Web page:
## Course announcement

# Algebra and Computation (MIT
6.S897)

Prereq: 6.840 + 6.046 +
18.703

Time: MW 11:00-12:30pm

Location: 34-304

3-0-9 H-Level Grad Credit

Homepage: http://people.csail.mit.edu/madhu/ST15/

Ever wondered why we
can find the greatest common divisors of two integers, without
knowing how to factor either? Why are polynomials easy to factor
when integer factorization seems hard? Algorithms associated with
algebraic operations are often extremely surprising. They are also
quite ingenious - who would have thought that the identity "x^q -
x = prod_{a in F_q} (x-a)" can be an algorithmic tool? Why is
randomness such a powerful tool in algebraic algorithms often
giving exponential speedups on best known deterministic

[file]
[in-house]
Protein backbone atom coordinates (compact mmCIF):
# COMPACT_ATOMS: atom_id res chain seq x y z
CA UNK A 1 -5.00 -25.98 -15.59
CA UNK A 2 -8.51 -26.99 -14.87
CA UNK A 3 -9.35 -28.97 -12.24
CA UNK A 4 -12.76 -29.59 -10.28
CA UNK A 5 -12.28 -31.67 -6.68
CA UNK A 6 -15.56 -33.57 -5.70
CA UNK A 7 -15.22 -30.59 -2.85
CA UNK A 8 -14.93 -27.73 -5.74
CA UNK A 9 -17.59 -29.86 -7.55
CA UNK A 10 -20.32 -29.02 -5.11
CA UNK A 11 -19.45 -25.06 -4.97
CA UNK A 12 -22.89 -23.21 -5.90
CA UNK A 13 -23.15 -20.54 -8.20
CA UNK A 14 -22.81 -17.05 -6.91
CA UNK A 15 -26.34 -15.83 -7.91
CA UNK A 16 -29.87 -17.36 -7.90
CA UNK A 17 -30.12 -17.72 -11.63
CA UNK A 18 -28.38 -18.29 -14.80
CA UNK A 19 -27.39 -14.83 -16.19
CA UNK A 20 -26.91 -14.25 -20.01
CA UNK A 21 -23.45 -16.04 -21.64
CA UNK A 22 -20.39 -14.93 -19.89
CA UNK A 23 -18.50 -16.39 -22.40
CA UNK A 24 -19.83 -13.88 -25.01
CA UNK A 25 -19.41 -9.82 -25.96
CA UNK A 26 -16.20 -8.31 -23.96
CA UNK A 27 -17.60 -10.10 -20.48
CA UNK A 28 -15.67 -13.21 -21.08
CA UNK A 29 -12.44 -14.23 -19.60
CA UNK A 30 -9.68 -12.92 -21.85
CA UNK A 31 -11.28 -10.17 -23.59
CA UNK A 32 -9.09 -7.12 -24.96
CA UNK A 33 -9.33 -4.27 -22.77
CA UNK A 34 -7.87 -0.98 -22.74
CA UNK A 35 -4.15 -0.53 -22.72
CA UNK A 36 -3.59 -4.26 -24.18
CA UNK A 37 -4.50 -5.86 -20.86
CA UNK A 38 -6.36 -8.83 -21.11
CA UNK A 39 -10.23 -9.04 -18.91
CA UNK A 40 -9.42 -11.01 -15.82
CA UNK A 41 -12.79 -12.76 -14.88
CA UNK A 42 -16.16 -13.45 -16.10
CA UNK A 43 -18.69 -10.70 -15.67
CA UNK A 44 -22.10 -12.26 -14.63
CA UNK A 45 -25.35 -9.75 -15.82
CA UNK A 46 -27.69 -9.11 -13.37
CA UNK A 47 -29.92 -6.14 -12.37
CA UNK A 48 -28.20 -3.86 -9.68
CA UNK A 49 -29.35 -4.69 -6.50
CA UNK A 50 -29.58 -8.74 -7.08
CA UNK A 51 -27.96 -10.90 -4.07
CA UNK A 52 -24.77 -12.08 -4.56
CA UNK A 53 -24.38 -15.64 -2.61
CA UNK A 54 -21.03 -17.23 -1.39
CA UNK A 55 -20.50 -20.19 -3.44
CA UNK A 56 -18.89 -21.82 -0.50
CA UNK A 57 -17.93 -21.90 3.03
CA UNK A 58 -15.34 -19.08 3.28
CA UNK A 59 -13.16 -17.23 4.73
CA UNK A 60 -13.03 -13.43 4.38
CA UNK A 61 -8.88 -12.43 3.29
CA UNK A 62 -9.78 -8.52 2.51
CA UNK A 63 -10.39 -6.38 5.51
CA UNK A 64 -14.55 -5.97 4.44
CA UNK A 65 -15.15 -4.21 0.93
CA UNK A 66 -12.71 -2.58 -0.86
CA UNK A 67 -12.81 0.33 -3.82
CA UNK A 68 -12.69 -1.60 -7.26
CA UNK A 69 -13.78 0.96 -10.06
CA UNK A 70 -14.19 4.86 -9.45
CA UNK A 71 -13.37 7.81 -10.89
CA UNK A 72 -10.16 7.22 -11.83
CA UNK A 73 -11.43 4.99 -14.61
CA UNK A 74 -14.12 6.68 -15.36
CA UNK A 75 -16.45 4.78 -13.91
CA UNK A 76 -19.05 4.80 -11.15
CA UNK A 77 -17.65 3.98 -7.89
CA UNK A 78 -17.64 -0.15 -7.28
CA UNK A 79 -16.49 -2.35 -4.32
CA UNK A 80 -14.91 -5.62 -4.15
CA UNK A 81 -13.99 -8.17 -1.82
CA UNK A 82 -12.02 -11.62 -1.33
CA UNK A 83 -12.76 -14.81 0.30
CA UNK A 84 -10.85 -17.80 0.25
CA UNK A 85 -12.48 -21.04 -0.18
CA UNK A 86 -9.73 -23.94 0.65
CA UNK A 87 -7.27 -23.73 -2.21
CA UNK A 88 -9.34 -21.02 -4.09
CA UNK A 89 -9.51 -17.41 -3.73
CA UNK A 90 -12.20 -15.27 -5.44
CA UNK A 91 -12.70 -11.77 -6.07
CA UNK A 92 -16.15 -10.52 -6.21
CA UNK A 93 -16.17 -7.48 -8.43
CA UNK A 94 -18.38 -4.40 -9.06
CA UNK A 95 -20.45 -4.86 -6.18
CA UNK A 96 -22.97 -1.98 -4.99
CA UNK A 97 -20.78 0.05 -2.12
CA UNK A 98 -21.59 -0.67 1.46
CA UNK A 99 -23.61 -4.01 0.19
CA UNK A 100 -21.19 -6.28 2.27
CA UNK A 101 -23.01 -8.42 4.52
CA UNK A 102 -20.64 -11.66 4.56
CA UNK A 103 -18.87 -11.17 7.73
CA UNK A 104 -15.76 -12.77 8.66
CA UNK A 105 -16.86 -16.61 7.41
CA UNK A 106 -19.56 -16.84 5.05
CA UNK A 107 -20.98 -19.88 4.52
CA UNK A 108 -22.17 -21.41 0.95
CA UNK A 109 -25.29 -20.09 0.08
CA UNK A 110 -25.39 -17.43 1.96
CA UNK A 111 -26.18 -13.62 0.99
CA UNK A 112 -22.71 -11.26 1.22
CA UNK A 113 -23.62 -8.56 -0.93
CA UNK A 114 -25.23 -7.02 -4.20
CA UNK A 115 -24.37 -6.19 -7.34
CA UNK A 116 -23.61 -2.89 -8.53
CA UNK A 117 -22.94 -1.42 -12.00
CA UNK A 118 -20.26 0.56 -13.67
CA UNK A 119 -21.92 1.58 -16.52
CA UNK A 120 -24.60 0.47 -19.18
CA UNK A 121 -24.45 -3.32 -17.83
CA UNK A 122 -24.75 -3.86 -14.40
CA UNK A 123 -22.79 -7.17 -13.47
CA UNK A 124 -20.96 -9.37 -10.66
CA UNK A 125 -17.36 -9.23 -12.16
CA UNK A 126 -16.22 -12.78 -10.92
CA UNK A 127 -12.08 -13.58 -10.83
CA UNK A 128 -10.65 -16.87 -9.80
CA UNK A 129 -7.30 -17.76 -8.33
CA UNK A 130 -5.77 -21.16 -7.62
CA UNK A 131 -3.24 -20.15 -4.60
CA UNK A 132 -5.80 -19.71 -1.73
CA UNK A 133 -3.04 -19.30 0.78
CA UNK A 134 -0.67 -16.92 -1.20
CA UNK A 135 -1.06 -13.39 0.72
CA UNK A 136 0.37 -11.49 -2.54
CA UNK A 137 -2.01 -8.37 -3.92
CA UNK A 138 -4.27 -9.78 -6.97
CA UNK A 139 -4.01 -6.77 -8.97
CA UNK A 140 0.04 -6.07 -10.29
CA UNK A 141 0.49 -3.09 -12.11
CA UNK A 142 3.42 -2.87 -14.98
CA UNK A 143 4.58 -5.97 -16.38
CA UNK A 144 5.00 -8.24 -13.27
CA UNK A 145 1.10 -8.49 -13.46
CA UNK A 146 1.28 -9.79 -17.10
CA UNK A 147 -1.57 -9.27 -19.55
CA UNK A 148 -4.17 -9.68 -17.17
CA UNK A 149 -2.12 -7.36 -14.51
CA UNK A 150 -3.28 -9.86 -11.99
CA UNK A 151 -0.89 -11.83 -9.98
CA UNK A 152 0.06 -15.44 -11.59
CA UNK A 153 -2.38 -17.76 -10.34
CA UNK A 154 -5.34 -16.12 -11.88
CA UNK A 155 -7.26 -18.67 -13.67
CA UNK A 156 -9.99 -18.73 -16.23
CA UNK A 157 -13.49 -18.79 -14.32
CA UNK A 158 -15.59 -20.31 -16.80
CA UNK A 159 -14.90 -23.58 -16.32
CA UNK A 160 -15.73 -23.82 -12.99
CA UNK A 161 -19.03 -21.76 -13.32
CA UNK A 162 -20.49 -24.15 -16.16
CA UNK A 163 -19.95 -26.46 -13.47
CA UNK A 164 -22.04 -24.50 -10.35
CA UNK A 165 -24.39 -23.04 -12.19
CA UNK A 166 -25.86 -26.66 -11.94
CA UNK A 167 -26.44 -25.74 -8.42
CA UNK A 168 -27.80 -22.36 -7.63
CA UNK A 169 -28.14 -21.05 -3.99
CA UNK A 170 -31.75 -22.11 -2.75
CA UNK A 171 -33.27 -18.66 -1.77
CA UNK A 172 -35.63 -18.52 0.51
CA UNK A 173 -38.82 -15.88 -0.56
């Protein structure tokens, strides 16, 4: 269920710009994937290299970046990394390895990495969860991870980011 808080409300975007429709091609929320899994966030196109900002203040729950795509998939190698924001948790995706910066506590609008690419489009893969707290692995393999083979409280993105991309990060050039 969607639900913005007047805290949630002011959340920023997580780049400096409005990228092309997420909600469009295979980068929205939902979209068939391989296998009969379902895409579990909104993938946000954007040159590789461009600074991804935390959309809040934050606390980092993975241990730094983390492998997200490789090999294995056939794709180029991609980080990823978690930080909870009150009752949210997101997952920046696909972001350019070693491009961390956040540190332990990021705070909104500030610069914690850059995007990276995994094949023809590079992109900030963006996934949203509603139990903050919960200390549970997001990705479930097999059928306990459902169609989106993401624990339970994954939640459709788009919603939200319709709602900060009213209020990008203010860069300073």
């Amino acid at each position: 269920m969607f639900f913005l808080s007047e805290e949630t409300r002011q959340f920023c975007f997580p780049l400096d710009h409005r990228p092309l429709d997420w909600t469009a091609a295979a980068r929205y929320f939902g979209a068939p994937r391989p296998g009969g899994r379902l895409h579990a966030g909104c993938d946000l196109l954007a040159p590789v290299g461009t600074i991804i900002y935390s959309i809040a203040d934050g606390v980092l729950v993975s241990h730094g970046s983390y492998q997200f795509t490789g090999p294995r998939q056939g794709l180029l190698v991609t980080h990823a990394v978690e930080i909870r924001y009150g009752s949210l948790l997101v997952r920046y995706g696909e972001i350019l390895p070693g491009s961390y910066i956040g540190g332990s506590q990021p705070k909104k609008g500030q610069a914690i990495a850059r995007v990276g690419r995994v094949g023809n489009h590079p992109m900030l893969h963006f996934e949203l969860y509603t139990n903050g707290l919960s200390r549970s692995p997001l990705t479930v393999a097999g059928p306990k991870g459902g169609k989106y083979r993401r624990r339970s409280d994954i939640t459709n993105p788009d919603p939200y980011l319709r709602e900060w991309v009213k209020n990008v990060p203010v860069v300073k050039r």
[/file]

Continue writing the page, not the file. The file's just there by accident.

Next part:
algorithms? And what do algebraic algorithms have to do with the
Rubik's cube? In this course we will explore some of these
questions and use them as a motivation to study algebra and
computing a bit more systematically.

- The first part will
cover some strikingly efficient algorithms in Algebra, Number
Theory, and Group Theory. Some topics include algorithms for
membership testing in groups, factoring polynomials
(Berlekamp, Lenstra-Lenstra-Lovasz, Kaltofen etc.),
algorithms for testing primes (Agarwal-Kayal-Saxena), solving
systems of polynomial equations, ideal membership.

- The second part of the
course will focus on the interplay between complexity theory
and algebra as highlighted by algebraic versions of the P vs.
NP question. Introduction to the Valiant and Blum-Shub-Smale
models of arithmetic complexity.Role of the permanent and
determinant. Depth-reduction in arithmetic complexity.
Connection between deterministic polynomial identity testing
and lower bounds for the permanent.

See http://people.csail.mit.edu/madhu/FT98,
http://people.csail.mit.edu/madhu/FT05
and http://people.csail.mit.edu/madhu/ST12
for details of earlier versions of this course.

Instructor: Madhu
Sudan

**Alert: **Please email Madhu asap if you are interested in
the course.